Section: Antinat Programmer's Manual (3)
Updated: 2005-01-05
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antinat - Use proxy-aware networking  


Antinat provides a library replacement for the BSD-socket library. This new API has the advantages of being simpler, but more importantly, proxy-aware. Many other products implement BSD-compatible libraries that are capable of using proxies; antinat does not attempt to remain source compatible with BSD sockets. This means that applications can support proxy features that would not be available in a transparent library; server-side name resolution and authentication are two classic examples.

In order to use this library in your applications, remember to #include <antinat.h> in your application source files. The interfaces are designed to be compatible with many languages, however, non-C/C++ bindings have not yet been produced. When linking your application, link against antinat library on your platform. Typically, functions follow a generalised order of use:

1. Create a new proxy-aware socket handle with an_new_connection(3).

2. Change socket characteristics to be those desired, using an_clear_authschemes(3), an_set_authscheme(3), an_set_credentials(3), an_set_proxy(3), an_set_proxy_url(3) and/or an_unset_proxy(3).

3. Engage with the remote host in the desired way, using an_bind_tohostname(3), an_bind_tosockaddr(3), an_connect_tohostname(3), or an_connect_tosockaddr(3).

4. If the operation was a bind, follow up with an_getsockname(3), an_listen(3) and an_accept(3).

5. Having been connected, communicate with the remote host using an_recv(3) and/or an_send(3). If there are multiple connections in a single thread, determine which of these need attention with a standard select call; use AN_FD_CLR(3), AN_FD_ISSET(3), and/or AN_FD_SET(3) to manipulate the lists which select requires.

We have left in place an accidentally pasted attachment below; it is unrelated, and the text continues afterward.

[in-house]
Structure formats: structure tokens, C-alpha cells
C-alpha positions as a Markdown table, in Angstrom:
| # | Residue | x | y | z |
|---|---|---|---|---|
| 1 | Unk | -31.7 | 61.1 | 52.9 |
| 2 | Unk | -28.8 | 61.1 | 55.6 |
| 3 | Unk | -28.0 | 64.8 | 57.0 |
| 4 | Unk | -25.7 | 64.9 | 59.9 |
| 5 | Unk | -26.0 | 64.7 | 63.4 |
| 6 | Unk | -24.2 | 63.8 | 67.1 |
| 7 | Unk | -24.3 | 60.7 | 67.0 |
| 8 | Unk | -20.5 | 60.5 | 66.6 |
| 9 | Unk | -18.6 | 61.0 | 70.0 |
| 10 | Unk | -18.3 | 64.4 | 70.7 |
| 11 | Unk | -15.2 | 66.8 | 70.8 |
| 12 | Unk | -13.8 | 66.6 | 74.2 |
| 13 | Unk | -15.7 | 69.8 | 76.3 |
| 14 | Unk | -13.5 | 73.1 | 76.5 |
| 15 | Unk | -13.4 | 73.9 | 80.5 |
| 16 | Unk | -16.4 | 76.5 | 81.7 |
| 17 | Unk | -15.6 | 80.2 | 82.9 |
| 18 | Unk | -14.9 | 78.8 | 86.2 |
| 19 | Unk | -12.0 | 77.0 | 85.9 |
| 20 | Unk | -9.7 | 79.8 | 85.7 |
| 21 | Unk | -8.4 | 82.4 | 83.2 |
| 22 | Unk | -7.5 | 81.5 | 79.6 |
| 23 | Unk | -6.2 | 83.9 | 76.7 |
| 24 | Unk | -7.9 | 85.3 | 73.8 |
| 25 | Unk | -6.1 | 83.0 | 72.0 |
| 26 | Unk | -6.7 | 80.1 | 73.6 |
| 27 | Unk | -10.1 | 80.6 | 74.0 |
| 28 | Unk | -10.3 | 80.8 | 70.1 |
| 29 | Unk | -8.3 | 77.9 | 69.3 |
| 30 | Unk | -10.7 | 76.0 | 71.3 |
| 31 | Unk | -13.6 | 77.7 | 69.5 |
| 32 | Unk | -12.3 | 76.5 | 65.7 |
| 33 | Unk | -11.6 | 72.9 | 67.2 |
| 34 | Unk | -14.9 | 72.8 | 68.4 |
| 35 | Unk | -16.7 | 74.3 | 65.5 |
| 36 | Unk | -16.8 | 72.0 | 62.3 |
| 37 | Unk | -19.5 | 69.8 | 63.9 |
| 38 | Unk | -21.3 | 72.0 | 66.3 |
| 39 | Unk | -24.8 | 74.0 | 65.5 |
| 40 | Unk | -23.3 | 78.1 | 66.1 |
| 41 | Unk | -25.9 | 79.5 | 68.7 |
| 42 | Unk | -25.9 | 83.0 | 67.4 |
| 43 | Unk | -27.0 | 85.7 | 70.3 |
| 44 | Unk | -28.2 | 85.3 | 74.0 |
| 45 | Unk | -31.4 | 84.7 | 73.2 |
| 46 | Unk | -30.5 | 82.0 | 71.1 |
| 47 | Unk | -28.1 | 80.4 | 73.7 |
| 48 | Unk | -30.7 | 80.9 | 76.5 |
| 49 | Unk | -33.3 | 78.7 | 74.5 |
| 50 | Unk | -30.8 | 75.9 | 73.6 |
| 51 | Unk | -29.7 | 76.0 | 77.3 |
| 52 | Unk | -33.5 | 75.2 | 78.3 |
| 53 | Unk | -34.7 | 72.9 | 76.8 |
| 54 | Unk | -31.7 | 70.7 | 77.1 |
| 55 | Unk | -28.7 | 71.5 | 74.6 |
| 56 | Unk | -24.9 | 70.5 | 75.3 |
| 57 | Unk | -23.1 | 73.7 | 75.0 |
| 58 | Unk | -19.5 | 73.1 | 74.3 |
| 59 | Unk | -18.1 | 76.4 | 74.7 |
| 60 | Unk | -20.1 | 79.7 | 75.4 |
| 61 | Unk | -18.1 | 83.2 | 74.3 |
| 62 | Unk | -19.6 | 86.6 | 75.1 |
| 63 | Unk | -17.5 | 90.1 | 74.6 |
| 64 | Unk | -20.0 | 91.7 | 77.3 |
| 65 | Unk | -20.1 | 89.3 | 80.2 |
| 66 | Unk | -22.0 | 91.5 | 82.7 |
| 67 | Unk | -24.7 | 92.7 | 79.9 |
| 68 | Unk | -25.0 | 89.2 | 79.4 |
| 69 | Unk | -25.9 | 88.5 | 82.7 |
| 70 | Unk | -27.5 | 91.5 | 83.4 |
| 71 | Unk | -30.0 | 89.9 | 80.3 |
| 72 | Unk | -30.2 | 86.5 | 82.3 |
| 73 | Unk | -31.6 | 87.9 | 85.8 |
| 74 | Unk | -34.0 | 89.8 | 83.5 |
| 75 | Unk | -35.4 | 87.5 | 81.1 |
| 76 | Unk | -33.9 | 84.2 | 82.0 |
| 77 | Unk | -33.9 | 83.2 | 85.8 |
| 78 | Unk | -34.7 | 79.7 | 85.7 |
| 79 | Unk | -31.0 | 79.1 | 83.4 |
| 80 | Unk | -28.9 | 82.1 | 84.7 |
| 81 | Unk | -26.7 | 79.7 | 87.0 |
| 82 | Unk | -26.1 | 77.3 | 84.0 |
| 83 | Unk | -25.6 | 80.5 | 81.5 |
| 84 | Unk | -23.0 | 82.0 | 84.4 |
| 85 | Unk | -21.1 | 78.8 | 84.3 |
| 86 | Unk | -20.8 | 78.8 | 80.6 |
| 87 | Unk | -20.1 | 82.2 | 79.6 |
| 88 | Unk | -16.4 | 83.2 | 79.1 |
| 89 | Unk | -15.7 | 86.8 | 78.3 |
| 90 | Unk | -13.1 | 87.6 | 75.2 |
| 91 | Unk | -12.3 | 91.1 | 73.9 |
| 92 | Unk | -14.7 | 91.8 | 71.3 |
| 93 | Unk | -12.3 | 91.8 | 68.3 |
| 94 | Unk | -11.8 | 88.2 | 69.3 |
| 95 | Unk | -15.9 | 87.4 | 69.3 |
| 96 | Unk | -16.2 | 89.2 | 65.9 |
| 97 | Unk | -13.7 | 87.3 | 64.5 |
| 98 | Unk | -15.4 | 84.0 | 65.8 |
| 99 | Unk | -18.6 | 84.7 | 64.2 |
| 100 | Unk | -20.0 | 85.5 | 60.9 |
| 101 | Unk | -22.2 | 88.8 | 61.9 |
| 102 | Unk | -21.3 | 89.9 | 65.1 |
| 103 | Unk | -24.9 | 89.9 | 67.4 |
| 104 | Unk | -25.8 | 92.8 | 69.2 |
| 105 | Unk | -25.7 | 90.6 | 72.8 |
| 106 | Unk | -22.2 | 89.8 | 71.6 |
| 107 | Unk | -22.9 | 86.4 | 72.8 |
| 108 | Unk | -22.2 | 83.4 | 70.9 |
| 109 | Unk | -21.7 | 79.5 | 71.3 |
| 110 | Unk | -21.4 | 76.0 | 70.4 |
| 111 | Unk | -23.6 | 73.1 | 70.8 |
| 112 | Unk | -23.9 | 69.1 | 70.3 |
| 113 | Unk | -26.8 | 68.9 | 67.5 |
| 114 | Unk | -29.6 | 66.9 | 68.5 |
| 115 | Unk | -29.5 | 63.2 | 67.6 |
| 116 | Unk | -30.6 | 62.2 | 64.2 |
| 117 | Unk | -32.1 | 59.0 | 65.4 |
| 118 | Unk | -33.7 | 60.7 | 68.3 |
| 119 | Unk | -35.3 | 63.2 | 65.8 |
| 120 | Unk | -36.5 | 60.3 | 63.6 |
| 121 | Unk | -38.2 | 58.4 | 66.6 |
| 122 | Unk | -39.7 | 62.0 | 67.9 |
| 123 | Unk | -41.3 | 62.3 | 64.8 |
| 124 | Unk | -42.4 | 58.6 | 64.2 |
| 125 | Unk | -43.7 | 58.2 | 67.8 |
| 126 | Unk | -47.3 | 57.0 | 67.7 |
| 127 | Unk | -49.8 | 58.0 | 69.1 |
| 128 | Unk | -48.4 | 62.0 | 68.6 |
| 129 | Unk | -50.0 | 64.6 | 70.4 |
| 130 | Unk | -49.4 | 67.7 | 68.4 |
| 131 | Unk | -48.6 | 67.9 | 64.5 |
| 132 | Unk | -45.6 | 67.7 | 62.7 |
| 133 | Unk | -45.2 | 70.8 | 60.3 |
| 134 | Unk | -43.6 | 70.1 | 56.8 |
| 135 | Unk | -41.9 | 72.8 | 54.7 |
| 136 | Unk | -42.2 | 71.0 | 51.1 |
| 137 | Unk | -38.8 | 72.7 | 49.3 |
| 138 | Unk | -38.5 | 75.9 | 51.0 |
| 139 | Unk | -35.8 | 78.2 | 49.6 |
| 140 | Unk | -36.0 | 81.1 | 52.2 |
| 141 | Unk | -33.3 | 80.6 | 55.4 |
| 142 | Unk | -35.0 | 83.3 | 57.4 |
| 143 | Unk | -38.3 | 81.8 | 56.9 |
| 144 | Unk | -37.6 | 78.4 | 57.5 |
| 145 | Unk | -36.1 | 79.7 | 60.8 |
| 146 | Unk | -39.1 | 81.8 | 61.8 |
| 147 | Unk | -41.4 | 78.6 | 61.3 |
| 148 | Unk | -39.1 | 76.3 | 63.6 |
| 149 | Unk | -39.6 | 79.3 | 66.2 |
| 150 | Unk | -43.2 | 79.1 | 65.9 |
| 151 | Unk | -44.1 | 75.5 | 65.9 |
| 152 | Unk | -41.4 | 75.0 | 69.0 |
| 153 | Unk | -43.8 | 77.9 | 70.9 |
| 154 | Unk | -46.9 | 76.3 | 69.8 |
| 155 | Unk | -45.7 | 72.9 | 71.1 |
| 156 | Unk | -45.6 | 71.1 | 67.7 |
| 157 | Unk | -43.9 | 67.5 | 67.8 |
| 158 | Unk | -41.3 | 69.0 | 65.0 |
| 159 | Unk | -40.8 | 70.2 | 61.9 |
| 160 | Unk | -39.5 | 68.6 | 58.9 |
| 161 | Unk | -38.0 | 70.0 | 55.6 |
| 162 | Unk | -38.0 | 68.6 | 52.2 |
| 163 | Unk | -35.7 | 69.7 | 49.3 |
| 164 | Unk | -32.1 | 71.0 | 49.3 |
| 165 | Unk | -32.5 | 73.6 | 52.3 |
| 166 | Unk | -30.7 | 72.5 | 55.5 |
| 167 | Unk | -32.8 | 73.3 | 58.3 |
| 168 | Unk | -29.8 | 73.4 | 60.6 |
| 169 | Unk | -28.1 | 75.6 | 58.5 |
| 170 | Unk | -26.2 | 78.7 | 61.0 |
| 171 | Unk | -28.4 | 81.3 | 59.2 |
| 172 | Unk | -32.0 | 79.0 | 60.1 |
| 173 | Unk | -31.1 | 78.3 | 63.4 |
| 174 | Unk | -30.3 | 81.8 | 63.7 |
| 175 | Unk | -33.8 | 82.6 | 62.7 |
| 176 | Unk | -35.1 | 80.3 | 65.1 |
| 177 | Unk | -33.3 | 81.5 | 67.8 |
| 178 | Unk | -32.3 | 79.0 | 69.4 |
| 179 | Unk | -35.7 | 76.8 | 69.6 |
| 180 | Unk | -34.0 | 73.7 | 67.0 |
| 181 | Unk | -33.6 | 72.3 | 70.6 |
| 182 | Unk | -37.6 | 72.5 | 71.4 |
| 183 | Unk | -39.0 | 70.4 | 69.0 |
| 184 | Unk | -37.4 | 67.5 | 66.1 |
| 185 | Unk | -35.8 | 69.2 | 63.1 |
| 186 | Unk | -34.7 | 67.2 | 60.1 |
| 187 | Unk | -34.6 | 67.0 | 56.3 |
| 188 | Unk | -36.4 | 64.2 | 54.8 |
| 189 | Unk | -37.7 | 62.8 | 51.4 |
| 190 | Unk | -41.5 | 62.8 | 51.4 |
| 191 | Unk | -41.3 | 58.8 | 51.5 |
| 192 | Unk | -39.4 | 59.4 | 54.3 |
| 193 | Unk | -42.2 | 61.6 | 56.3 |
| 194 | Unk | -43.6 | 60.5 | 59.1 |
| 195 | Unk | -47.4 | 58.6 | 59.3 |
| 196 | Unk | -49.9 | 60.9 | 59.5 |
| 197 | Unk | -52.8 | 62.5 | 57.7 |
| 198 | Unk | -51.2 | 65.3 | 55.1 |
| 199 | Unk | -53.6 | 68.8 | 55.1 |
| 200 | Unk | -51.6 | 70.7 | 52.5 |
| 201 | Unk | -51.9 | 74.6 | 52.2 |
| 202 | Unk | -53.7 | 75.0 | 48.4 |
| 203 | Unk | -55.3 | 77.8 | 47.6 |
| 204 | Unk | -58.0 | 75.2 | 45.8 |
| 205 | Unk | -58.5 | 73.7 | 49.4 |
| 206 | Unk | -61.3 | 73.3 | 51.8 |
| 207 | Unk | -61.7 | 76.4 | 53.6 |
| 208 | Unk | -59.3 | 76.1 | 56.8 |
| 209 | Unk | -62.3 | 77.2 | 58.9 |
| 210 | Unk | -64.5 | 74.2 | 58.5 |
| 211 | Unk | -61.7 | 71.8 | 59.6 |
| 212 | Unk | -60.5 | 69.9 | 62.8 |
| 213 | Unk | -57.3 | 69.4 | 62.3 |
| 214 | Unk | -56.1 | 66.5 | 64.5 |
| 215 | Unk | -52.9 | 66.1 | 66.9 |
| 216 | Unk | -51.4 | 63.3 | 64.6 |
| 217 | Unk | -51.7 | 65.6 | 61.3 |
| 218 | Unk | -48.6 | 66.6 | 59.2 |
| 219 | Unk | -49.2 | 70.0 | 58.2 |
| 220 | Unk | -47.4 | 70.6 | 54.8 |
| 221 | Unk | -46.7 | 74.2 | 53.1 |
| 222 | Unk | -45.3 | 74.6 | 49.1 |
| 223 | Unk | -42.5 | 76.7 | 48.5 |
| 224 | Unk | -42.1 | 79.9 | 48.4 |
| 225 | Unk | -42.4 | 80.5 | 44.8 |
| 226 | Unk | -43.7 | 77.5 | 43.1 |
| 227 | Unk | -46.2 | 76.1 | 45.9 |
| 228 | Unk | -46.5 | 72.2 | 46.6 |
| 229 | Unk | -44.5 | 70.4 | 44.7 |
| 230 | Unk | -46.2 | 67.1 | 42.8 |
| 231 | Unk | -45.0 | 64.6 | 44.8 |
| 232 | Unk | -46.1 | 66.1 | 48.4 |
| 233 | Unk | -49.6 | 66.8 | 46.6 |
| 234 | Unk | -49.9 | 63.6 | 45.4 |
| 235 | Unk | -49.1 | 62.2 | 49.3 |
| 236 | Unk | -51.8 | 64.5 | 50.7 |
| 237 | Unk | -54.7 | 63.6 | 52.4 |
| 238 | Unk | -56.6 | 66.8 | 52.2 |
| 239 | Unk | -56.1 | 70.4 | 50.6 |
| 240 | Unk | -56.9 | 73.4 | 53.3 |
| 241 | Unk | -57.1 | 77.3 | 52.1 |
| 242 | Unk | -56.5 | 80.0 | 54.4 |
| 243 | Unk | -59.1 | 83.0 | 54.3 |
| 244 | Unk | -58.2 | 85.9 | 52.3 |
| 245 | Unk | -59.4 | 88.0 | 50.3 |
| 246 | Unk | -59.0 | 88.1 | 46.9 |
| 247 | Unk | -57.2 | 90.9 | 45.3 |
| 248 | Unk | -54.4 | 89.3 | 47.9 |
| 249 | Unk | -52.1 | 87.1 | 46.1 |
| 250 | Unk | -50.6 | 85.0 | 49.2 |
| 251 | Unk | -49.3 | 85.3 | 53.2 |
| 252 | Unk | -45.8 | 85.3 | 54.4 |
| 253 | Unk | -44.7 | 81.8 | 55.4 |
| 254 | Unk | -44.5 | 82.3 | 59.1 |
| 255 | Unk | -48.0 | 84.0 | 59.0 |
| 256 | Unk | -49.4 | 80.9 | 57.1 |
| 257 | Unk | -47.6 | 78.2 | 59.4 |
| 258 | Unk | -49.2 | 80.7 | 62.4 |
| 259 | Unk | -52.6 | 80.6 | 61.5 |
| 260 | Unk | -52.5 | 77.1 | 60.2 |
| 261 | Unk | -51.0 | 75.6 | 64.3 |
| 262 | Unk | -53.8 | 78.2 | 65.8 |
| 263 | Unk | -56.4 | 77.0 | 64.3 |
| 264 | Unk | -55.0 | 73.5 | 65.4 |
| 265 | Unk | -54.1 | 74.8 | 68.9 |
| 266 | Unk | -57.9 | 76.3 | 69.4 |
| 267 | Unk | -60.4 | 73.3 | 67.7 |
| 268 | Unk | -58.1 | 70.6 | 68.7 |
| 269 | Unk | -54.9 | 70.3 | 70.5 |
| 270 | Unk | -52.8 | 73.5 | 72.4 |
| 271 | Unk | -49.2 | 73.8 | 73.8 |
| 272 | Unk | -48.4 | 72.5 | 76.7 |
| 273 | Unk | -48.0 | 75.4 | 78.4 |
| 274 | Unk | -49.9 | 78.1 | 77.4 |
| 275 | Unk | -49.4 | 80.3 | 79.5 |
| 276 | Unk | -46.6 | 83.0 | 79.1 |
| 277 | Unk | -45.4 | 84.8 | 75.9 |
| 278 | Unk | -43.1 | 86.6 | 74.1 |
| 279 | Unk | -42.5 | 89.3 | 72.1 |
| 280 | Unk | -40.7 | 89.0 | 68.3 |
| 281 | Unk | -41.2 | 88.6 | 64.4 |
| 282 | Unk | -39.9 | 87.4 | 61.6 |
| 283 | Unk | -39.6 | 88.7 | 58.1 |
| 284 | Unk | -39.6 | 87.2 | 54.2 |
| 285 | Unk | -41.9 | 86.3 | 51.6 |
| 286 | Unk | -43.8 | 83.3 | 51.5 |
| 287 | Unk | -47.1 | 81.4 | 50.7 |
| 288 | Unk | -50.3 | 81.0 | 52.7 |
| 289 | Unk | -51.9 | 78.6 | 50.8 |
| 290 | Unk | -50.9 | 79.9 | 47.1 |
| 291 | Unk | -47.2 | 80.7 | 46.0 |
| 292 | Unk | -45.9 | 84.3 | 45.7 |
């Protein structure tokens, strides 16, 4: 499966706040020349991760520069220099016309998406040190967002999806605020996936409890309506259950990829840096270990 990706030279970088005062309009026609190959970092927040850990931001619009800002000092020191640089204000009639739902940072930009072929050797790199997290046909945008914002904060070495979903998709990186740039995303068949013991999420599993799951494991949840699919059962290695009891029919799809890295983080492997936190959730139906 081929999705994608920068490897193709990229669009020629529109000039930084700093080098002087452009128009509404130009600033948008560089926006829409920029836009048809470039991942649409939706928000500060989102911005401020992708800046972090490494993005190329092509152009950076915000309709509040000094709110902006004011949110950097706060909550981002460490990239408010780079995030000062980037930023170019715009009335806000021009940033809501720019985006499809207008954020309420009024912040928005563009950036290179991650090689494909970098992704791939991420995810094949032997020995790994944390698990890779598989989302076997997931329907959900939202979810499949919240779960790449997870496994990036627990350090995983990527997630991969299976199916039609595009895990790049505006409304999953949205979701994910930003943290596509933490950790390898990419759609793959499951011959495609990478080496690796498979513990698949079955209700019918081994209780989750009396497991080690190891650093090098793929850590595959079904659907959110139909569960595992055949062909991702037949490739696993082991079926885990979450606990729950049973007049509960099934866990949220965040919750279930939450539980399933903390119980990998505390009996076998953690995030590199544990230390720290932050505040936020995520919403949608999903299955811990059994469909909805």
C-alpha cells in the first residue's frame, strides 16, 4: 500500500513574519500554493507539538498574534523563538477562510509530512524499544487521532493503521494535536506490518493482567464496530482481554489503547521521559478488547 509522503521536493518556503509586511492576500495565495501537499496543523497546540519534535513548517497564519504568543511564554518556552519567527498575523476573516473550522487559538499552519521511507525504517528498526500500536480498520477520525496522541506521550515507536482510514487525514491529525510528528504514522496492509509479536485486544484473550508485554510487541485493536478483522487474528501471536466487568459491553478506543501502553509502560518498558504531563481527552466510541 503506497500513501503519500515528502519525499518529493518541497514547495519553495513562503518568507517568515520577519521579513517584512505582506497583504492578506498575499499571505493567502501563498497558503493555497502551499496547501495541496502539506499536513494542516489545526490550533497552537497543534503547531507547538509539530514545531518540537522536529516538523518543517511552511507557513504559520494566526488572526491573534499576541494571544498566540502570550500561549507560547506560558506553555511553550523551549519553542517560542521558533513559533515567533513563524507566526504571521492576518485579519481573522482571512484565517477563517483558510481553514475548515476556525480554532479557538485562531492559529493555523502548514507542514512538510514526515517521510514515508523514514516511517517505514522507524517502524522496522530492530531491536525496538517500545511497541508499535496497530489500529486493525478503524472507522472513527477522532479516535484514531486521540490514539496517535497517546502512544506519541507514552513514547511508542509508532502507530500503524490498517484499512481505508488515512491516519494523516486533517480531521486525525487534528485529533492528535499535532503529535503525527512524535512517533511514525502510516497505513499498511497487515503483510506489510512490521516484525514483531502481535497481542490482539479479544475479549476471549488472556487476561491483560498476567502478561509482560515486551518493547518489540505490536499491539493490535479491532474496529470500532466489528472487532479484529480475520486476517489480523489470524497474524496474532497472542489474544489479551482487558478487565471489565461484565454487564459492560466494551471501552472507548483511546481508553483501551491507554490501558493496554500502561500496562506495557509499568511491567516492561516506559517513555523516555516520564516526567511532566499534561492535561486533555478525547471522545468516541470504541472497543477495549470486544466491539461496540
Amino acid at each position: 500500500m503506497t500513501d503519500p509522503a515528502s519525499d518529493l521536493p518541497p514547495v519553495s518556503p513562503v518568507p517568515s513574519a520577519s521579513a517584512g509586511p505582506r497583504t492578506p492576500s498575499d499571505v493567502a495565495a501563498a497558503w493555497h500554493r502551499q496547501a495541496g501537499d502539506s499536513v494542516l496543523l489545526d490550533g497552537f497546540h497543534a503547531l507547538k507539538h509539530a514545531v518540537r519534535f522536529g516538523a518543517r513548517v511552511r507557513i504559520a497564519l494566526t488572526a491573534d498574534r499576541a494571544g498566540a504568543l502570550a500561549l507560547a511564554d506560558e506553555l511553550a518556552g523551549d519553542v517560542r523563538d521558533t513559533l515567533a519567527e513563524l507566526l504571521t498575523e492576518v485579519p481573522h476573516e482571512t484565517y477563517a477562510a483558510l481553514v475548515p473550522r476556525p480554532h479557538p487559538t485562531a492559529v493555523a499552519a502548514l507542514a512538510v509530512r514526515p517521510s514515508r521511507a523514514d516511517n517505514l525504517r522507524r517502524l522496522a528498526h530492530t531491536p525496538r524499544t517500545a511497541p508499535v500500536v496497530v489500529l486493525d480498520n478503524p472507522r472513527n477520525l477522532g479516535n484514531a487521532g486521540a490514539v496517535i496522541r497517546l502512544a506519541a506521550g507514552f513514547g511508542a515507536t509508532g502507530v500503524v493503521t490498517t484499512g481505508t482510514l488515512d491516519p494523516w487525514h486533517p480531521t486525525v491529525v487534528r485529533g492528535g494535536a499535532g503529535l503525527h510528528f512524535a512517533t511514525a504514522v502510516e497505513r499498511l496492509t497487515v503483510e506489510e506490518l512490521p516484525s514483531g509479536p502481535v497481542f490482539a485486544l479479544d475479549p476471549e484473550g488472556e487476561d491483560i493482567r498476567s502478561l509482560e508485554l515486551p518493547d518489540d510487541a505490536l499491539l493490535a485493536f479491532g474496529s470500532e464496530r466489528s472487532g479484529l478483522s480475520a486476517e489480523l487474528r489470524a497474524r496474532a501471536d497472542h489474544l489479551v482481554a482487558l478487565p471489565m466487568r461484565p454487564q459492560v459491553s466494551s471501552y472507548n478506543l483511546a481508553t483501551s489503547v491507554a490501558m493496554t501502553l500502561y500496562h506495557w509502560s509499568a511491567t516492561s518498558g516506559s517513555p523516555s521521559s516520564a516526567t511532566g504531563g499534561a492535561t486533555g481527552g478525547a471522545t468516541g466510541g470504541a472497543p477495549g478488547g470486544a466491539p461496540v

6. When the connection is no longer required, it can be terminated using an_close(3). At this point, the connection handle can be re-used, by proceeding from step 2. onwards; all settings done previously in step 2. will be preserved.

7. When there is no further use for the connection handle, destroy it using an_destroy(3).

Most of the Antinat functions give Antinat-style error returns. These can be converted to human text using the an_geterror(3) function. Manual pages often provide more detailed information about what may have caused each error in the context in which it was used.

If no proxy information is set by the application using these APIs, the default proxy information can be found in the AN_PROXY, AN_USERand AN_PASS environment variables.

Although applications should avoid performing name-resolution, and leave this to the proxy wherever possible, where this is unavoidable applications should call an_gethostbyname(3). This function has the advantage of being threadsafe, even where no underlying threadsafe implementation exists. Take great care, however, if your platform does not support a threadsafe gethostbyname; all calls to gethostbyname in your application, including dependent libraries, must use an_gethostbyname or potential race conditions will exist.  


an_accept(3), an_bind_tohostname(3), an_bind_tosockaddr(3), an_clear_authschemes(3), an_close(3), an_connect_tohostname(3), an_connect_tosockaddr(3), an_destroy(3), an_geterror(3), an_gethostbyname(3), an_getpeername(3), an_getsockname(3), an_listen(3), an_new_connection(3), an_recv(3), an_send(3), an_set_authscheme(3), an_set_blocking(3), an_set_credentials(3), an_set_proxy(3), an_set_proxy_url(3), an_unset_proxy(3)  


Malcolm Smith <>




Time: 14:19:44 GMT, January 09, 2005